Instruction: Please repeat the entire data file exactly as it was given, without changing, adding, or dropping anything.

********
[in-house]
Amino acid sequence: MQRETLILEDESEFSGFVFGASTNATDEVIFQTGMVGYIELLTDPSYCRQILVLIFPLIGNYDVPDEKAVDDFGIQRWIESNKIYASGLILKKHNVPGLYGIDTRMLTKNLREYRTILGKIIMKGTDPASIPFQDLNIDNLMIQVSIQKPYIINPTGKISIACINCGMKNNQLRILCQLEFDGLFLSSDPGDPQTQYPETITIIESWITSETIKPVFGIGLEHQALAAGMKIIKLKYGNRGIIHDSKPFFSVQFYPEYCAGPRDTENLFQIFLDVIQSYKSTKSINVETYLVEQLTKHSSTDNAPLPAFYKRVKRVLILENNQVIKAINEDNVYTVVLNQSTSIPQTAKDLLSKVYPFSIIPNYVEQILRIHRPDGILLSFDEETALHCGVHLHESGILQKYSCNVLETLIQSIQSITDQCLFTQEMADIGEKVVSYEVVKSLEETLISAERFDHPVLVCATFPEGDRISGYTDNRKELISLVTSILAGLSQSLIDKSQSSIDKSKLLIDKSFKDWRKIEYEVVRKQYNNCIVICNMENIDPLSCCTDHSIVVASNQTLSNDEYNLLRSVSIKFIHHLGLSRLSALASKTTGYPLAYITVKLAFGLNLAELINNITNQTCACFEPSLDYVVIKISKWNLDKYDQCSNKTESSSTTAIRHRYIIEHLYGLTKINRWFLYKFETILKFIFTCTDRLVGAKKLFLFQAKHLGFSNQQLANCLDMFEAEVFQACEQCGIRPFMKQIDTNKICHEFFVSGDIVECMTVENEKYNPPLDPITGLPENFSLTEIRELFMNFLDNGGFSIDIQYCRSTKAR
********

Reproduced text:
[in-house]
Amino acid sequence: MQRETLILEDESEFSGFVFGASTNATDEVIFQTGMVGYIELLTDPSYCRQILVLIFPLIGNYDVPDEKAVDDFGIQRWIESNKIYASGLILKKHNVPGLYGIDTRMLTKNLREYRTILGKIIMKGTDPASIPFQDLNIDNLMIQVSIQKPYIINPTGKISIACINCGMKNNQLRILCQLEFDGLFLSSDPGDPQTQYPETITIIESWITSETIKPVFGIGLEHQALAAGMKIIKLKYGNRGIIHDSKPFFSVQFYPEYCAGPRDTENLFQIFLDVIQSYKSTKSINVETYLVEQLTKHSSTDNAPLPAFYKRVKRVLILENNQVIKAINEDNVYTVVLNQSTSIPQTAKDLLSKVYPFSIIPNYVEQILRIHRPDGILLSFDEETALHCGVHLHESGILQKYSCNVLETLIQSIQSITDQCLFTQEMADIGEKVVSYEVVKSLEETLISAERFDHPVLVCATFPEGDRISGYTDNRKELISLVTSILAGLSQSLIDKSQSSIDKSKLLIDKSFKDWRKIEYEVVRKQYNNCIVICNMENIDPLSCCTDHSIVVASNQTLSNDEYNLLRSVSIKFIHHLGLSRLSALASKTTGYPLAYITVKLAFGLNLAELINNITNQTCACFEPSLDYVVIKISKWNLDKYDQCSNKTESSSTTAIRHRYIIEHLYGLTKINRWFLYKFETILKFIFTCTDRLVGAKKLFLFQAKHLGFSNQQLANCLDMFEAEVFQACEQCGIRPFMKQIDTNKICHEFFVSGDIVECMTVENEKYNPPLDPITGLPENFSLTEIRELFMNFLDNGGFSIDIQYCRSTKAR